Thursday, May 19, 2011

Why acknowledgment of country is important

In Victoria, the Premier:

has confirmed he will no longer force ministers and public servants to acknowledge traditional Aboriginal land owners at official events.

In a major policy shift that has upset some indigenous leaders, the State Government has dumped a Labor protocol as too politically correct.

You will find the story here, along with a video clip of the Premier's alternative. I think that the Premier is wrong.

Before explaining why, let me outline my previous position in blunt terms. I thought that the acknowledgement was sanctimonious politically correct crap enforced by generally white Australians on a guilt trip. Is that clear enough?

If you look at the comments on the News story, you can see how the commenters are conflicted by the issue.

I no longer hold my original view, although some rote aspects still make me uncomfortable. People are saying it not because they think that it's right, but because it's the thing to do.

  Aboriginal peoples occupied this land for a long term before 1788. The Aboriginal peoples who occupied this land in 1788 did not have the same culture or indeed possibly the same ethnicity as the first small number of human settlers on our land. The world changes. However, they could claim a historical continuity and connection to a very long past.

To my mind, acknowledgement of country is a formal ceremonial affirmation of the connection between modern multicultural Australia and the land's long past. I rarely use the word multicultural, but it is appropriate in this context.

Through the ceremony, Australians who come from many lands recognise, assert if you like, their present connection to Australia's long past. This is our land, and we recognise its history. To Aboriginal Australians of all types, it is an affirmation that modern Australia recognises their past in the long history of human occupation of this continent.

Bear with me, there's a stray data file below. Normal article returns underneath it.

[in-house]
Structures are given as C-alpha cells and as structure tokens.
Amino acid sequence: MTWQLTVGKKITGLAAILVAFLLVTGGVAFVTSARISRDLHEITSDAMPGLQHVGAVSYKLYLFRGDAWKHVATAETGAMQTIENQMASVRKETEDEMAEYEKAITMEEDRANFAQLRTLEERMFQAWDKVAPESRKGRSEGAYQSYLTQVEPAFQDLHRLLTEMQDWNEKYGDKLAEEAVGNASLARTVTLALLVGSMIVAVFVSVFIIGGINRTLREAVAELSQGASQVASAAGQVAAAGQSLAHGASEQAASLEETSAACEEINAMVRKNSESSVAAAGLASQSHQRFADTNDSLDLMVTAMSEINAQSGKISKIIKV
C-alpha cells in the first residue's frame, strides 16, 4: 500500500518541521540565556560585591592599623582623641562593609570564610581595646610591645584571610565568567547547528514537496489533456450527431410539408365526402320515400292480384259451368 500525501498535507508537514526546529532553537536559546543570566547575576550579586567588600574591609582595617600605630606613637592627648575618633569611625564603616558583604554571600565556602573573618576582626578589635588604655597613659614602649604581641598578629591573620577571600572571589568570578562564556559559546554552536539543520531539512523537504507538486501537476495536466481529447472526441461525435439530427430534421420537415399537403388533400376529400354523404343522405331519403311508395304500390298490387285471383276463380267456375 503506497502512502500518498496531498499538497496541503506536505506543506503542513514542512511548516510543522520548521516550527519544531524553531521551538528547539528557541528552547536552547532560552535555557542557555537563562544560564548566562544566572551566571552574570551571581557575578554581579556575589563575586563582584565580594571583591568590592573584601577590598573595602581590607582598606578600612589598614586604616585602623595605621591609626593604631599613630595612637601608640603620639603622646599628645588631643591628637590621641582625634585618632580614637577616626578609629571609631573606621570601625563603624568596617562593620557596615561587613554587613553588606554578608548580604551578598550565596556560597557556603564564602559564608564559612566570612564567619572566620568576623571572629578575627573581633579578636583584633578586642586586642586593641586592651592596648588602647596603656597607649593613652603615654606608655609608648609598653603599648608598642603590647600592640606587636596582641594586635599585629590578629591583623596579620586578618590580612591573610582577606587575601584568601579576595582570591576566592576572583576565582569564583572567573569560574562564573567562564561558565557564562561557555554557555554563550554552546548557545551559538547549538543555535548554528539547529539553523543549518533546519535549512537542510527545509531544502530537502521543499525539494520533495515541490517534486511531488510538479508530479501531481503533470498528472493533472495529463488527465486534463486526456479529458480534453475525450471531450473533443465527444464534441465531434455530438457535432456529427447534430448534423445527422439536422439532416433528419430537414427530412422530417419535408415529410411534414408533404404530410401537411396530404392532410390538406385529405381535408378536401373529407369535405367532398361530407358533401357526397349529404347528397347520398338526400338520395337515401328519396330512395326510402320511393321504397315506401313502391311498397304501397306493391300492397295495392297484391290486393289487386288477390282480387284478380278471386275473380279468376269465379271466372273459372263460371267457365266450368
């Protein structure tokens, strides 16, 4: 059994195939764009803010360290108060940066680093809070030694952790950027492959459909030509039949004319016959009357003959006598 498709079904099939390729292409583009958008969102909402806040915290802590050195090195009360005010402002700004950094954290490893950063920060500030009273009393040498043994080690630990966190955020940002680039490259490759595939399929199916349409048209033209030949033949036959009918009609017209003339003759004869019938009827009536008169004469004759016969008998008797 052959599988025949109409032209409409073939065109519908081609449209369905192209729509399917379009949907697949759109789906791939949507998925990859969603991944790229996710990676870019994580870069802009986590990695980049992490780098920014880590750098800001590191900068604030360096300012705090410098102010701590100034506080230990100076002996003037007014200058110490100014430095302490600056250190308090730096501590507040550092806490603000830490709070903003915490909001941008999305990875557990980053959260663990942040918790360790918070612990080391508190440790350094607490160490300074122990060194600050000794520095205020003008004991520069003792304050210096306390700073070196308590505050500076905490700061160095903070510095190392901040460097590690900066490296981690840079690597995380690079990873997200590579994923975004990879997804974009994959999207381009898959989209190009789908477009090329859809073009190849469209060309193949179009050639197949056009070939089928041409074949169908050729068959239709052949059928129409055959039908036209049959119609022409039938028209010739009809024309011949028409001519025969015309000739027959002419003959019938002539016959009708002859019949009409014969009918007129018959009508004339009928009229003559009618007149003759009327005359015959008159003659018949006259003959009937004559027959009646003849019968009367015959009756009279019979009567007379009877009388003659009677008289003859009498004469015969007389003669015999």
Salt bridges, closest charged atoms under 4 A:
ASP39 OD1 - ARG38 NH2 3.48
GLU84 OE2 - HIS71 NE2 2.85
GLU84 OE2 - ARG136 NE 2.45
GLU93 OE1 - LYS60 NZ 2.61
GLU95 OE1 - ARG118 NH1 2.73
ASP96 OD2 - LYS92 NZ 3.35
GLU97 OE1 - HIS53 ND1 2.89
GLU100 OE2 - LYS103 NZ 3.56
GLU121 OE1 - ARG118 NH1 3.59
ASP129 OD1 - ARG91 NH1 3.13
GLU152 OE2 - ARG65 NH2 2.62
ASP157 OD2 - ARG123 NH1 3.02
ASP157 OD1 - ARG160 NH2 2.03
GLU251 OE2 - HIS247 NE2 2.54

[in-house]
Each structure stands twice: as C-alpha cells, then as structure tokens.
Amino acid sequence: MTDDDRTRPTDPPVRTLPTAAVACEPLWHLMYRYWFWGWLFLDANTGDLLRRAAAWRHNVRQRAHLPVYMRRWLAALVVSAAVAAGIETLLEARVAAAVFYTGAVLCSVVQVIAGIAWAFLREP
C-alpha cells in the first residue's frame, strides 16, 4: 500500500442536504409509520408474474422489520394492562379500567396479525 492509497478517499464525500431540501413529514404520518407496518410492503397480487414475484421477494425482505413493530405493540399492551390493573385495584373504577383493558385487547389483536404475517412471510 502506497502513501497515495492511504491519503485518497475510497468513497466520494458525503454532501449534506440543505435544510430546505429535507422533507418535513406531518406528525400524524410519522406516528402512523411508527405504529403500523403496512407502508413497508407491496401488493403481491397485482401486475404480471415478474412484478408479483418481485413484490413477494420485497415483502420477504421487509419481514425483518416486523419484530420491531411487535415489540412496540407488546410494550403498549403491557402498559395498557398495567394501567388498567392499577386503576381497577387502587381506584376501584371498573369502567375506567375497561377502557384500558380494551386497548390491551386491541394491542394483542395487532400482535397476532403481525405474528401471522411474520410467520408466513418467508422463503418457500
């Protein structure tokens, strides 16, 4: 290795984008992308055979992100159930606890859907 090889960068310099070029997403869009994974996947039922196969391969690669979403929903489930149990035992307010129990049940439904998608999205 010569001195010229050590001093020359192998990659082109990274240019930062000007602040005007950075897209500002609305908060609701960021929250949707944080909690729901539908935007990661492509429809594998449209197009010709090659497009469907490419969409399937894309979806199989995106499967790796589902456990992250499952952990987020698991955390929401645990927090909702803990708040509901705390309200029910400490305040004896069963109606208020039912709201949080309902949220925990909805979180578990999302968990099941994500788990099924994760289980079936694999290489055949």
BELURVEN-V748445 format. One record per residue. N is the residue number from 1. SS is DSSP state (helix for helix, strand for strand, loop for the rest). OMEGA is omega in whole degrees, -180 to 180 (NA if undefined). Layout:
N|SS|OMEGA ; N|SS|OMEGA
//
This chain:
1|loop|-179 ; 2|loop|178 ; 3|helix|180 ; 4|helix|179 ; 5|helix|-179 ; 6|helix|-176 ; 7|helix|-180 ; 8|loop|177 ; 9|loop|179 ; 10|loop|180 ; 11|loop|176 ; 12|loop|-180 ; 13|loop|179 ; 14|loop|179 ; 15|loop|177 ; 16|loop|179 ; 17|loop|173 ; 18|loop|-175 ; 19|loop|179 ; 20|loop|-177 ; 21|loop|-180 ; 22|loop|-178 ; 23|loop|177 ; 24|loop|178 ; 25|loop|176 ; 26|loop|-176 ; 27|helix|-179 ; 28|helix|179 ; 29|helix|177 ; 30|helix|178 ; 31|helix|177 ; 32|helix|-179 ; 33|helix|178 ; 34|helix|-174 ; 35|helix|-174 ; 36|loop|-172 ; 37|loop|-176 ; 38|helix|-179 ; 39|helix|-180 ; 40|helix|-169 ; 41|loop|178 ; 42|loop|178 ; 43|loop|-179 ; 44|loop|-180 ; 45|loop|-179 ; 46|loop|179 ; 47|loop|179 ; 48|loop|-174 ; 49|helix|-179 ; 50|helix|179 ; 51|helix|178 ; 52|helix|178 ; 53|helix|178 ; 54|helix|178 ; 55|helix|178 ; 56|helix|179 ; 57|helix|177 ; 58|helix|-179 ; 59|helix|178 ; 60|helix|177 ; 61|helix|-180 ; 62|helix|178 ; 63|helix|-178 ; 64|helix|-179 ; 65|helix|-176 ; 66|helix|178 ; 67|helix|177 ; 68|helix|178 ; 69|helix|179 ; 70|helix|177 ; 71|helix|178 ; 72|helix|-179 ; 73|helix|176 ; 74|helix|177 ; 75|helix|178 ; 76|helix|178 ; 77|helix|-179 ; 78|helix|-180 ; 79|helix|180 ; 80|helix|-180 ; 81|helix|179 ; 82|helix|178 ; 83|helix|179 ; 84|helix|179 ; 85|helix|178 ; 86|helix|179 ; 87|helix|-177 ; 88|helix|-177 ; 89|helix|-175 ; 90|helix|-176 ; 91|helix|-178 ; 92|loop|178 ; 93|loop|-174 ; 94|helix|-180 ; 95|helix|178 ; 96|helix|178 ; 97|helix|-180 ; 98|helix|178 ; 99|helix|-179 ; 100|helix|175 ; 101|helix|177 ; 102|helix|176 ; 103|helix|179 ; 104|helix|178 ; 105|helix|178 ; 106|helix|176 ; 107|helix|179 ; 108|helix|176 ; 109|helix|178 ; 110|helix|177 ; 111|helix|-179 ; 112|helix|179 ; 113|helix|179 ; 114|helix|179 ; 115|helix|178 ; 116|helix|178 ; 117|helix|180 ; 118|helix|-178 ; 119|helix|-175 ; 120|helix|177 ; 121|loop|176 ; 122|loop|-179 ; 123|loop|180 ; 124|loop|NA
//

If we put aside all the overlays that have been attached to the ceremony, I cannot see this as a bad thing.

Australia needs ceremonials. We use them all the time. I think that both acknowledgment and welcome to country are good ones so long as we understand the context and purpose.   


Legal Eagle said...

Agreed Jim. I used to think it was politically correct cant too, and feel angry that there wasn't more concrete recognition of indigenous ownership. But symbols are important.

Anonymous said...

Hi Jim

I had just finished reading this

A brief exerpt:

The other site is the Upper Swan Bridge site where material from the site was carbon dated in 1980 at 38,000 years before present.

So, roughly 200 years after European settlement, we date a bit of evidence of human occupation back 38,000 years.

I reckon ten minutes of time taken to contemplate this occasionally is pretty well spent.


Jim Belshaw said...

KVD, you are right of course, but your comment made me a bit sad. Why sad?

I have known about Wilgie Mia or, for that matter, the Mt william or Moore Creek Axe Factories, the Victorian eel farms or the Brewarrina fish traps for well over 40 years. They were well recorded in the earlier literature.

If you ask the question why Australians today don't know, it's not really linked to the changing study of Australian history, but to the way that Aboriginal studies has been taught.

Most younger Australians have been exposed in schooling to a compulsory slab on the Aborigines to the point they have turned off. The curriculum has left them with some knowledge of black white relations, of injustices down, but with little knowledge of the Aborigines as people or of Aboriginal history. I think that's wrong and, as you know, have been campaigning against it for some time.

Looking at your comment, LE's comment plus some Facebook feedback, if any proposed change to the constitution is to be got through, then the change has to be taken outside current frames and made relevant to current Australians. A guilt trip will fail.